Sounds like you want to look for a coach who cooperates with other coaches?
Strictness isn't everything. There are a lot of other differences. Remember that teaching style (e.g., words, demos, being physically guided through a motion, explaining the physics of how to move, explaining how to use each muscle and joint, etc.) should match the learning style of your daughter. Some coaches can teach many different ways, and are able to adapt to their students. Some can't. Also, style of motion has to match. E.g., if your daughter isn't very flexible, she can't take advantage of the types of motion a very flexible coach is accustomed to using, and vice versa. And coaches who move very differently from her current coach will be hard for her to adapt to. And there are coaches who are very competition/test oriented, and coaches who aren't, and coaches who give time priority to their best students around competition/test time.
I personally think most people should stay away from anyone who seems in the least bit abusive - e.g., who sometimes shouts at students, or other skaters and coaches. Also someone who does a lot of unnecessary touching - though sometimes touching is the only way to teach - can be very bad news.
You didn't mention her age, but your daughter may have very good ideas of what works well for her in a coach. So may her friends.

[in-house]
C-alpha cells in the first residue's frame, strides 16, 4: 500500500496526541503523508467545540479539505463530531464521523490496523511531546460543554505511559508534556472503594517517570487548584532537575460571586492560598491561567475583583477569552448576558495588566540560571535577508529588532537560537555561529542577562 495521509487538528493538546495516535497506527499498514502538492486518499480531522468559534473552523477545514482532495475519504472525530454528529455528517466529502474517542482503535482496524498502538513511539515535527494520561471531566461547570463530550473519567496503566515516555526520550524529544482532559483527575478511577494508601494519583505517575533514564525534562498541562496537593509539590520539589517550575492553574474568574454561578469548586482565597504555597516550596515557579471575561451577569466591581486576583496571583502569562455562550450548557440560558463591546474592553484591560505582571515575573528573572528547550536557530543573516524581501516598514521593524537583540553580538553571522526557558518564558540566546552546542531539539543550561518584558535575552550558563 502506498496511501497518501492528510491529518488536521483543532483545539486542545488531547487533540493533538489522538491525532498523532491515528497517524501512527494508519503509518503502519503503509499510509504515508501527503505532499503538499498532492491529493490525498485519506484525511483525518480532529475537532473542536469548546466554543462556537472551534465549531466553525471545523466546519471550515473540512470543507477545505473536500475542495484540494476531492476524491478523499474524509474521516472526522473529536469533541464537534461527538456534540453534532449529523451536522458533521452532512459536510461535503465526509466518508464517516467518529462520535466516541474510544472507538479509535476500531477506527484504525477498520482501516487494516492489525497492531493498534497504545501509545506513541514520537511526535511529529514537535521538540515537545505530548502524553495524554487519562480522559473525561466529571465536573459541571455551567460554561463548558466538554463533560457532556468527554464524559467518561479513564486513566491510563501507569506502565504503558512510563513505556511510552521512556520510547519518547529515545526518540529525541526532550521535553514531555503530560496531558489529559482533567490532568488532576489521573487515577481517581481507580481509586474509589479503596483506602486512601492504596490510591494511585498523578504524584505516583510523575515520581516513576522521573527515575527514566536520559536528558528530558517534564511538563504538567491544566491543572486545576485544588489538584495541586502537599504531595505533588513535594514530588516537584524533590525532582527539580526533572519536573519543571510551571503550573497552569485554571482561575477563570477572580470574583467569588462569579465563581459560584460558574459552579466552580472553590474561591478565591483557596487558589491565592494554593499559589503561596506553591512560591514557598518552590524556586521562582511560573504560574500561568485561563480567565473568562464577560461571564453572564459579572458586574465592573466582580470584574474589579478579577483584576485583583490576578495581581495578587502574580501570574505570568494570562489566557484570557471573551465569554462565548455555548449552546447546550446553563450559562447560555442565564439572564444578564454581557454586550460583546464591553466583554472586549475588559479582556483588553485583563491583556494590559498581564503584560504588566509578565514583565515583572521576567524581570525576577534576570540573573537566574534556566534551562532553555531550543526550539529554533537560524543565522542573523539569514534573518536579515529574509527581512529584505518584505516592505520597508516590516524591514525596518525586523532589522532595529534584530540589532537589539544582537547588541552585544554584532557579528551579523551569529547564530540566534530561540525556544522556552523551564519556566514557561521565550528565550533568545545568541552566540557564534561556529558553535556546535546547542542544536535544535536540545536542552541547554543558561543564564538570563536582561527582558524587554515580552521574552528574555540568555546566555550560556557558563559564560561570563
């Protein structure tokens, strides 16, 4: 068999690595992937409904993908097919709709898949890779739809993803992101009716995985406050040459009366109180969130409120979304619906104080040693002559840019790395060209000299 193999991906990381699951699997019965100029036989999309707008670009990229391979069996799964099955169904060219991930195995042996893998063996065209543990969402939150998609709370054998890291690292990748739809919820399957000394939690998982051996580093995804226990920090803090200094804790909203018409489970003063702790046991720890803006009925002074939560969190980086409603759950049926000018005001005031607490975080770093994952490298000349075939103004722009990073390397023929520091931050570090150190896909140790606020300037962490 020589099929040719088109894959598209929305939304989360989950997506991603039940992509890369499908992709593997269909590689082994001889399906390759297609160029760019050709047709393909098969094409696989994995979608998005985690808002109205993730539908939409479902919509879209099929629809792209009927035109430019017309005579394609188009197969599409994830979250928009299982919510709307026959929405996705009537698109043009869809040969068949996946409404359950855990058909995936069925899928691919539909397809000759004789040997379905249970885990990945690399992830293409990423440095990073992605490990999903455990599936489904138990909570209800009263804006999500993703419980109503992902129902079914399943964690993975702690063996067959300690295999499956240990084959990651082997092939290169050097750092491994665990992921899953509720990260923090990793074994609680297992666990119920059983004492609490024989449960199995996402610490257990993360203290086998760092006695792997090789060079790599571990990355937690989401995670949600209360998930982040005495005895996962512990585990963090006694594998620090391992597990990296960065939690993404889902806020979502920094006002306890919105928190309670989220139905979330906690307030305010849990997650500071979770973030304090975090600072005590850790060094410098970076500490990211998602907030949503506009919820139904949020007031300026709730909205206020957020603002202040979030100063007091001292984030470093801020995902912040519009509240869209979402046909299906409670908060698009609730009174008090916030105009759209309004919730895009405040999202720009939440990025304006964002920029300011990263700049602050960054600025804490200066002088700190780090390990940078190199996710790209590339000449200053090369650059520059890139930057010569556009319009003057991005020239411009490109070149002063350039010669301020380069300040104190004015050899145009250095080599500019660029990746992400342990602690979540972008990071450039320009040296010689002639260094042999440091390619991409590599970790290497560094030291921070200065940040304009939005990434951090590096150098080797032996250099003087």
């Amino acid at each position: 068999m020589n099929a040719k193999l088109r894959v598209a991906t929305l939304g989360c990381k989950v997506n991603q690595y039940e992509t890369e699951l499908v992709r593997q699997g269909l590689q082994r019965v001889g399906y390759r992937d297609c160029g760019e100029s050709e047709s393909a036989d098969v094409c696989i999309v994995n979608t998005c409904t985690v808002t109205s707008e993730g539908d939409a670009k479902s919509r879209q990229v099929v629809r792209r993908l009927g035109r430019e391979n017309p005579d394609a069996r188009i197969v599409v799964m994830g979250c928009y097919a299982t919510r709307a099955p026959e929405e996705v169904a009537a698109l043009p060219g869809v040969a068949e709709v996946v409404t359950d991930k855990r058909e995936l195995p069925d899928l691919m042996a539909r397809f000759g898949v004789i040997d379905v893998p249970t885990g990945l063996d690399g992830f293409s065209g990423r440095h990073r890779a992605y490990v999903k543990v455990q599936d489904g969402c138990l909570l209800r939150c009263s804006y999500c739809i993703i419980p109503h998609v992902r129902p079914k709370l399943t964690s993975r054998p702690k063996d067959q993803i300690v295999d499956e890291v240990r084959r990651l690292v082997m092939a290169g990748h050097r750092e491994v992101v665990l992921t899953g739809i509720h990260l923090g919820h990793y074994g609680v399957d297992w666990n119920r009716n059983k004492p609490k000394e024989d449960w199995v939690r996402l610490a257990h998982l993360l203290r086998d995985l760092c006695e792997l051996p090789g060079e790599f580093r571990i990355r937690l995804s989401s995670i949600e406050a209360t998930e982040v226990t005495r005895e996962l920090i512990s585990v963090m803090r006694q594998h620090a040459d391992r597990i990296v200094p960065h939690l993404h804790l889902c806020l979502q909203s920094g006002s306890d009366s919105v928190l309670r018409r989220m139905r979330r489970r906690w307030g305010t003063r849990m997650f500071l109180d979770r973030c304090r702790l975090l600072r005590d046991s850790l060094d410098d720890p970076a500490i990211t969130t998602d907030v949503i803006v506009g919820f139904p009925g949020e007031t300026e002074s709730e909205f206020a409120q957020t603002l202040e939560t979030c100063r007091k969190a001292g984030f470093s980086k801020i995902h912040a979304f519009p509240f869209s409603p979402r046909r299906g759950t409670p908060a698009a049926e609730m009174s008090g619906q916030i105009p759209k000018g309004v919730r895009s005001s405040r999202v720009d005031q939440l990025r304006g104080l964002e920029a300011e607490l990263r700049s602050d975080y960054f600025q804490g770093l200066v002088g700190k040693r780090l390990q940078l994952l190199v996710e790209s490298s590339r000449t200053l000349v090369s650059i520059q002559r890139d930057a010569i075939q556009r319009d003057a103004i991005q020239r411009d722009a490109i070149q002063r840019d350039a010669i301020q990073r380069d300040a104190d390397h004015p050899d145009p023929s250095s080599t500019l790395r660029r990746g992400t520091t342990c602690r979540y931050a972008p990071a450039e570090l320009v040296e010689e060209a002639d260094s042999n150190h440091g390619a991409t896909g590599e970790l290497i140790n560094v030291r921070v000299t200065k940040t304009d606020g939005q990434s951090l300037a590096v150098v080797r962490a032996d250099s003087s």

If you know any judges, and they are comfortable giving recommendations, they often have a very good idea of how well the students of each coach test and compete.
And talk to other skaters and parents. They often have very good reasons for not liking some particular coach, which may or may not apply to your daughter. But remember - most students are quite happy with their current coach, and were quite unhappy with a coach that other students are happy with. It's like asking someone whether they love the car they just bought. The answer is almost always yes.
It's a shame your DD doesn't have a lot of time to switch. Watch lessons taught by other coaches. If you like what you see, try lessons with a few of them. I wouldn't trust any coach who objected to that. Watch the trial lessons, and talk to your daughter afterwords, to try to figure out who has been effective at teaching her.
View it as an opportunity to figure out what is best for her, without having to worry about upsetting your current coach. Maybe it will be a good thing. A coach who can't work with other coaches maybe wan't very good at working with his students either?
Don't get too upset. If you do, your kid will too. It's not the end of the world.